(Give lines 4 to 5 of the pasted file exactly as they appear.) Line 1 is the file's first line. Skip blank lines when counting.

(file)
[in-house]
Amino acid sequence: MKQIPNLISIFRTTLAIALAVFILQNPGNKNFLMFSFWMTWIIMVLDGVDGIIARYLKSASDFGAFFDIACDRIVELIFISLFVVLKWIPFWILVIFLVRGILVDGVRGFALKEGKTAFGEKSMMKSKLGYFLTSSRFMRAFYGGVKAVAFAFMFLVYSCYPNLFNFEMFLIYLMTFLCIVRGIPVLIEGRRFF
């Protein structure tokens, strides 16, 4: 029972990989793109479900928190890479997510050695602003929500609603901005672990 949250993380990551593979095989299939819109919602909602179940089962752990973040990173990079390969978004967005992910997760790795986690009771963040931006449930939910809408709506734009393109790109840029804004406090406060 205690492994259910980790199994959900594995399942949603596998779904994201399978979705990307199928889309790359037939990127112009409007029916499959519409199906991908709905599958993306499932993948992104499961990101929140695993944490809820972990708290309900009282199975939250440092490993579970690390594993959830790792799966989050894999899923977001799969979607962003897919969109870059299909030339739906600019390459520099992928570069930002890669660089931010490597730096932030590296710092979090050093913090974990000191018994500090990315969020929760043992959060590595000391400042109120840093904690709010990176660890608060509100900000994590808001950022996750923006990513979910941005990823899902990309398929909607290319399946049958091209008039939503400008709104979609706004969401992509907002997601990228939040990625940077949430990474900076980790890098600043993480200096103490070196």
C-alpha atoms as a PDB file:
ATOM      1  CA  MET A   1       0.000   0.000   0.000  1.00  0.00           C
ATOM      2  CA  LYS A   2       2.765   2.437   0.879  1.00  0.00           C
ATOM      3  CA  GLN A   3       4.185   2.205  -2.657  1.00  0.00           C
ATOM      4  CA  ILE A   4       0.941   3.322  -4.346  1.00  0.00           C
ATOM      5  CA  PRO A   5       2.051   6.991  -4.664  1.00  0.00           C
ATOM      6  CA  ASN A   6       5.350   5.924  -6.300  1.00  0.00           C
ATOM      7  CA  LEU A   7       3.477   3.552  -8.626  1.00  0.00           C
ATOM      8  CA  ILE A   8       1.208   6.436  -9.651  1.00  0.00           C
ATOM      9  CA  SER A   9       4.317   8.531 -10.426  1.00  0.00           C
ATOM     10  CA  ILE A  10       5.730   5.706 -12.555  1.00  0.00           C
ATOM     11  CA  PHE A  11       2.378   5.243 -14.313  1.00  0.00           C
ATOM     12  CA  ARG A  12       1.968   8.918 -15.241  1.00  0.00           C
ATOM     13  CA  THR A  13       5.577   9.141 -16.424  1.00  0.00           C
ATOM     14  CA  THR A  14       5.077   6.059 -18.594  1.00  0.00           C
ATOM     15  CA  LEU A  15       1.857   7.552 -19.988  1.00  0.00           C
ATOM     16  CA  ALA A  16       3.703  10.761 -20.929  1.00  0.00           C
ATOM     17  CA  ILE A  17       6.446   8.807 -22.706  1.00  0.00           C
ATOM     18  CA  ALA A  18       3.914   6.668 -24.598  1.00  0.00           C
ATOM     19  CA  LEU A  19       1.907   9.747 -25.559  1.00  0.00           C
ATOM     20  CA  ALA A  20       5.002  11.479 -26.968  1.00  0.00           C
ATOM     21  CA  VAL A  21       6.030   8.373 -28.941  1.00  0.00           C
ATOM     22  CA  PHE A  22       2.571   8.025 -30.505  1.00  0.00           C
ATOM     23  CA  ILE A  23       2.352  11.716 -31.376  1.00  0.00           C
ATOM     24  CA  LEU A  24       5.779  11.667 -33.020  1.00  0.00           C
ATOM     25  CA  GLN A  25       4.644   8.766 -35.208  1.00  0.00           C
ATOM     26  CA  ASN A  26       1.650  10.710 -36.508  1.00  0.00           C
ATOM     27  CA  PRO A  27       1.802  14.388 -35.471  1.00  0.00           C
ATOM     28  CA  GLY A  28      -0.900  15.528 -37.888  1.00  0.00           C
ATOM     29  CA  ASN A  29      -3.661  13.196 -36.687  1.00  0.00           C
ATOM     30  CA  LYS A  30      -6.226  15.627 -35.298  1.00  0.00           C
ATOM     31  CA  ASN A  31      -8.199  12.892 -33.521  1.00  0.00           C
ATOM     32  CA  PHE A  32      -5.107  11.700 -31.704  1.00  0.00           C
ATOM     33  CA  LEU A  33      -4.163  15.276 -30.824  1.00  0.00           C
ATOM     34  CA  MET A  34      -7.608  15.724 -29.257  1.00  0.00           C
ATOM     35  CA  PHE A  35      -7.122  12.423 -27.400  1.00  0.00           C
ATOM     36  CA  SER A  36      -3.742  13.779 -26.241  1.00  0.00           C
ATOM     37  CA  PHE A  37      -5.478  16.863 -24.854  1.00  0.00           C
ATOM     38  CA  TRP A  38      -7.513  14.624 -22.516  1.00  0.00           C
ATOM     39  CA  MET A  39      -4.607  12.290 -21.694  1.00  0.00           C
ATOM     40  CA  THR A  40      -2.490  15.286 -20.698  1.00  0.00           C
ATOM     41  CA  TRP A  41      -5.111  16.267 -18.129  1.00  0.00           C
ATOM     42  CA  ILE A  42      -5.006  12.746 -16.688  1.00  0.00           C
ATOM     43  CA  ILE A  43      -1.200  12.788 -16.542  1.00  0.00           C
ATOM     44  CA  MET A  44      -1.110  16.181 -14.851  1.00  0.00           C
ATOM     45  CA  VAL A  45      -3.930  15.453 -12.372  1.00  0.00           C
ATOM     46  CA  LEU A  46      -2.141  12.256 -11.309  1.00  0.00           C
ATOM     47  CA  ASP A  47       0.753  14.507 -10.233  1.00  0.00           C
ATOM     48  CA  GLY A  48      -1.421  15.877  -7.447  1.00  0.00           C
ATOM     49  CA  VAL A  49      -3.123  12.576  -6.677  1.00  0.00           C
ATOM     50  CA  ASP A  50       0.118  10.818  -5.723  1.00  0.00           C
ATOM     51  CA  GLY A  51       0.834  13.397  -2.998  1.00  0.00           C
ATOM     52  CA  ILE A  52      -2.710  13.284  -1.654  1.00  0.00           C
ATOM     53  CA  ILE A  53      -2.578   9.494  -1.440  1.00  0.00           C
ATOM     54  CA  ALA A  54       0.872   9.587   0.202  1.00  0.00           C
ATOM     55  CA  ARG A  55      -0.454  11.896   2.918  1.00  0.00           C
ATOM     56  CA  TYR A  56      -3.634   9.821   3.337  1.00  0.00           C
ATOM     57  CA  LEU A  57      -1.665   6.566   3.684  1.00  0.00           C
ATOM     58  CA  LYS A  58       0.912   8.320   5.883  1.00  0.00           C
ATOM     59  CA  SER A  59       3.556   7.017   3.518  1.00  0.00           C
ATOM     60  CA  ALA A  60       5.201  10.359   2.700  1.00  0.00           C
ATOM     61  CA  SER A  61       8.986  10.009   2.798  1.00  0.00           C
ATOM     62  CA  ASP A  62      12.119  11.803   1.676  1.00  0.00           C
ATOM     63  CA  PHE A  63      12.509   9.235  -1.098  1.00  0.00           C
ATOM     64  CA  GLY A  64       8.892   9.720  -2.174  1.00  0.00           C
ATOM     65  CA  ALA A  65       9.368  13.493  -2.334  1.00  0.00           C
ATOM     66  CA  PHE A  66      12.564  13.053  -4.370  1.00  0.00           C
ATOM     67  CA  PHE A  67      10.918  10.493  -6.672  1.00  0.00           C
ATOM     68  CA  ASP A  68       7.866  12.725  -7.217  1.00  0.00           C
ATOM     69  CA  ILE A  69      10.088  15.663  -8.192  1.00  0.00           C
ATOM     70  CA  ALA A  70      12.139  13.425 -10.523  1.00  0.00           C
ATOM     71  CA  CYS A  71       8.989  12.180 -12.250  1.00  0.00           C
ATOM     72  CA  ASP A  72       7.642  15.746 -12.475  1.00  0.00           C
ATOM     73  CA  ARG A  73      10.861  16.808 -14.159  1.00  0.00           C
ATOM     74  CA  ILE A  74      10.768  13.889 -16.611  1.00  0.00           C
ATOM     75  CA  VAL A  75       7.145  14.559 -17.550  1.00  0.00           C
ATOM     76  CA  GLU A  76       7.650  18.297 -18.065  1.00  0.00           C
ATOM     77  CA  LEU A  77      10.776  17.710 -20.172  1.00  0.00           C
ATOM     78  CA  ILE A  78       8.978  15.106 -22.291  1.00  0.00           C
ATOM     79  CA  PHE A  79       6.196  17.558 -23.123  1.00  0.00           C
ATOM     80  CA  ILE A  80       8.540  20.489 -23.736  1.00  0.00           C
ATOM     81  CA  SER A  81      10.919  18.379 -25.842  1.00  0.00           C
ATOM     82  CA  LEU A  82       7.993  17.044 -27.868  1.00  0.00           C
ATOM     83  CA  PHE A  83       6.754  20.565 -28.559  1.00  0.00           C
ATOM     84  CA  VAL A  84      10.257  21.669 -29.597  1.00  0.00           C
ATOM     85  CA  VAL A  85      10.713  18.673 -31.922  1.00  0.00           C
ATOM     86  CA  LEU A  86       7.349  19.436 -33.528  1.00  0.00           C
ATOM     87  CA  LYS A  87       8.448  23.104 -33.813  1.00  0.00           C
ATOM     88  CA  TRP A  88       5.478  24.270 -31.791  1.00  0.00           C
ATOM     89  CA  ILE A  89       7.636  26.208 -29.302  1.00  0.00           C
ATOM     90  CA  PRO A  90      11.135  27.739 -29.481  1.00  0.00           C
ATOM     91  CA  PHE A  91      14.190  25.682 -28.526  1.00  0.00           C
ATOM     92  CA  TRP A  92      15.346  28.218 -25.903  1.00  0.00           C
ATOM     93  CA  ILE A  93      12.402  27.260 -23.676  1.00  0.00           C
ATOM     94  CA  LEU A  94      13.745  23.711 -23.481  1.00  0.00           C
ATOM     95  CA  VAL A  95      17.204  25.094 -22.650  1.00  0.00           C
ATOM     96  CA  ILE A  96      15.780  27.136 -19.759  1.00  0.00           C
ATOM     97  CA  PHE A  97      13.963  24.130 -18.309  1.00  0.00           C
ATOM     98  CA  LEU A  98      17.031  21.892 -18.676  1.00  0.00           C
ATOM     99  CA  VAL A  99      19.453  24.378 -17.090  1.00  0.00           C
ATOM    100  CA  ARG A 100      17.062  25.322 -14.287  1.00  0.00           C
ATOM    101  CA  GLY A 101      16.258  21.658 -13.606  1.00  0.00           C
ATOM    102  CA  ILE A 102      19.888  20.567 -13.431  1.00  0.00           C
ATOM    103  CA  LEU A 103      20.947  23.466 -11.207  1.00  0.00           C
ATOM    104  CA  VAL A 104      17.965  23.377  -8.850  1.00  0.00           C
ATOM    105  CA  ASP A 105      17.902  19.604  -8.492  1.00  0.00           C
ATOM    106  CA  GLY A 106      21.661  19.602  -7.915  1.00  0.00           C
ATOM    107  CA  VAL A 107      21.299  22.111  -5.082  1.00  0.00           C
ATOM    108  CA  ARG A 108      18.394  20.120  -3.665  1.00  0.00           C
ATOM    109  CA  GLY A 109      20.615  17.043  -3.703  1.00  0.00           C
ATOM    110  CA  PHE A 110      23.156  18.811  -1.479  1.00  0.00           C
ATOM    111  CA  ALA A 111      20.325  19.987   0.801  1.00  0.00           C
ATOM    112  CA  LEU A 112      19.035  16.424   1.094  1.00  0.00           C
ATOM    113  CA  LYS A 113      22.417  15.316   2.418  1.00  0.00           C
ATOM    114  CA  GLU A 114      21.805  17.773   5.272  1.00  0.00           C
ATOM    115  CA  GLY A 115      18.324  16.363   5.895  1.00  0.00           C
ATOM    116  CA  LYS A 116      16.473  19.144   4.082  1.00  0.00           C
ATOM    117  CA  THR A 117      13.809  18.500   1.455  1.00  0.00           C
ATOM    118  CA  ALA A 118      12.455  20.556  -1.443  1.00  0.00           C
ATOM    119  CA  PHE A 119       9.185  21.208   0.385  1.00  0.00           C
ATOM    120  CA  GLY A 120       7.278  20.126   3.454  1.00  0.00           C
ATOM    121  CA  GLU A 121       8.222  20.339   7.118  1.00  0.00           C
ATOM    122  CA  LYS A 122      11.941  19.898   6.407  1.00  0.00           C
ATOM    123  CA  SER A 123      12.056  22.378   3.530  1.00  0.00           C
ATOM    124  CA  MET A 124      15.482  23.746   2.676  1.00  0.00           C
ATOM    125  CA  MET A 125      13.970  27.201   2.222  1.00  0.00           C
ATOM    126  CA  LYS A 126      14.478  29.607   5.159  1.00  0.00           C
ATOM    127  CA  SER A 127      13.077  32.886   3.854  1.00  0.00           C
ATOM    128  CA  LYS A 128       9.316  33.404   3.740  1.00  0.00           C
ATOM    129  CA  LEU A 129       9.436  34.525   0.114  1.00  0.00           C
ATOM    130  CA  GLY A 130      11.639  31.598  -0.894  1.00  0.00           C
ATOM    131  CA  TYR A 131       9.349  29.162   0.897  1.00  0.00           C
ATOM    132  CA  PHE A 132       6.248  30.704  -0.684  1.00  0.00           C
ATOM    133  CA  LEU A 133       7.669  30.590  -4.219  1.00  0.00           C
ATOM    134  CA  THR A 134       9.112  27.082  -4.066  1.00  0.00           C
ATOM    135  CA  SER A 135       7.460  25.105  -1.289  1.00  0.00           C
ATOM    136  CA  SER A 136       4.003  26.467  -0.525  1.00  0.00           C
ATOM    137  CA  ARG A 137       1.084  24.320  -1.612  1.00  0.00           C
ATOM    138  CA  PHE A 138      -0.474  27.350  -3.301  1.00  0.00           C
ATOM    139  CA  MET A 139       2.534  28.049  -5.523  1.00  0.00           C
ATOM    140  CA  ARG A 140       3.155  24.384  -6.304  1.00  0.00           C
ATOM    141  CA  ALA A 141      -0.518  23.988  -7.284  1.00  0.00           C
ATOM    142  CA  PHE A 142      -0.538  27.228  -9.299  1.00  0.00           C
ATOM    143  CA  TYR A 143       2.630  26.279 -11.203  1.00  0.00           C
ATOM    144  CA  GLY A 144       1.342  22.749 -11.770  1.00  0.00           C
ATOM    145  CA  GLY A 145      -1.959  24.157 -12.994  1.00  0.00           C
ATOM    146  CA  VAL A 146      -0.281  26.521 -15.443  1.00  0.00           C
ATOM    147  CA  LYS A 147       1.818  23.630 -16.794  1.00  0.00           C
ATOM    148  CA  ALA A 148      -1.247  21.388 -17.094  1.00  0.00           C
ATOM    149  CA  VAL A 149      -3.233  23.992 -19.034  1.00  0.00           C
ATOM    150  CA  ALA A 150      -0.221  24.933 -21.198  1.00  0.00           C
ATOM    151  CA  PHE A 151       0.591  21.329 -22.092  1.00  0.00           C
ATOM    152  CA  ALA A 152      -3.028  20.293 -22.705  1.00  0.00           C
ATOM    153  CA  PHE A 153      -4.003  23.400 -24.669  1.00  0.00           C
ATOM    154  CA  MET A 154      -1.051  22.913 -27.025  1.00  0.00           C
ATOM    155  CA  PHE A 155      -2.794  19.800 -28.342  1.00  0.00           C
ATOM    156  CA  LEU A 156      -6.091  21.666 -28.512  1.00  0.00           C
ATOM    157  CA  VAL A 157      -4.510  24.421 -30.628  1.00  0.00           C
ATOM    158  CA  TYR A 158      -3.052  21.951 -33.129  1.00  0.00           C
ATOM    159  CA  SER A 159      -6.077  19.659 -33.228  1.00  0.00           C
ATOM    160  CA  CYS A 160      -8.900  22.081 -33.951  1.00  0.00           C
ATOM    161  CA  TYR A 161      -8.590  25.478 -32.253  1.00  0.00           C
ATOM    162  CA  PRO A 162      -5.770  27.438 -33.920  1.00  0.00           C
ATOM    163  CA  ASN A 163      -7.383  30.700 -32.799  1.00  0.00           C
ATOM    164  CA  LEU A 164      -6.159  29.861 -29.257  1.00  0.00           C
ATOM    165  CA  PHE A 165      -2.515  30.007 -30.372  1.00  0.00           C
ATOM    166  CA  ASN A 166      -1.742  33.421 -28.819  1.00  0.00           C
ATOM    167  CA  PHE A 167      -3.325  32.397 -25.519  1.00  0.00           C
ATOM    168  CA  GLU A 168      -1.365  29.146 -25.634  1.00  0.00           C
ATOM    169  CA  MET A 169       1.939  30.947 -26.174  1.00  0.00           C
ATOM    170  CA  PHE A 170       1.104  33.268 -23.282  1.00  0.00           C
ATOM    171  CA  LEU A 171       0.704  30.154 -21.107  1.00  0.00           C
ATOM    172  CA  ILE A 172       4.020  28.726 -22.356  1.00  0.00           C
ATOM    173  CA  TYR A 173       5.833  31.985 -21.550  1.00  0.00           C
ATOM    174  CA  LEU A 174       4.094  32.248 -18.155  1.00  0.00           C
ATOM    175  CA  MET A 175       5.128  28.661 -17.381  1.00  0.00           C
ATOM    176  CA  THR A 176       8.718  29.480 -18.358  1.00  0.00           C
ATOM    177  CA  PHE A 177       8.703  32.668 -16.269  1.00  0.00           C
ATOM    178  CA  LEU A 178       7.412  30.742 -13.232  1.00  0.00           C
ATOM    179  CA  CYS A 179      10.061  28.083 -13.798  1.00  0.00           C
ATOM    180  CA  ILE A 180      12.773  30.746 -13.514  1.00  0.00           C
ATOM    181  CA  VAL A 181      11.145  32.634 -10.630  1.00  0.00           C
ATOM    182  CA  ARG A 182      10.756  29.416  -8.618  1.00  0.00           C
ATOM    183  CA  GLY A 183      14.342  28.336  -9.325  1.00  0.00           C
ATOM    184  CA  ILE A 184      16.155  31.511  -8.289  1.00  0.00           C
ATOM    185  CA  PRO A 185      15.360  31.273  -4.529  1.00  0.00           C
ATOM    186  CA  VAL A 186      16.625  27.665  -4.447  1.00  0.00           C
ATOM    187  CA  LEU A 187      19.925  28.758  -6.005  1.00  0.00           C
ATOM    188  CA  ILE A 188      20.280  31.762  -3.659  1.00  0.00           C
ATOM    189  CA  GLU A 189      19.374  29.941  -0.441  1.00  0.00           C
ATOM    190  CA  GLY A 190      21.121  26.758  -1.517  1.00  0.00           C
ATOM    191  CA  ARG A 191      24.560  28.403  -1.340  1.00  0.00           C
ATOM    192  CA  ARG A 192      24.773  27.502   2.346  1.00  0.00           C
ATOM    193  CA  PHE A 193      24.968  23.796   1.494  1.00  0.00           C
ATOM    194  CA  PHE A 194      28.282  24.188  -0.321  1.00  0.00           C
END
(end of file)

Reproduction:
C-alpha atoms as a PDB file:
ATOM      1  CA  MET A   1       0.000   0.000   0.000  1.00  0.00           C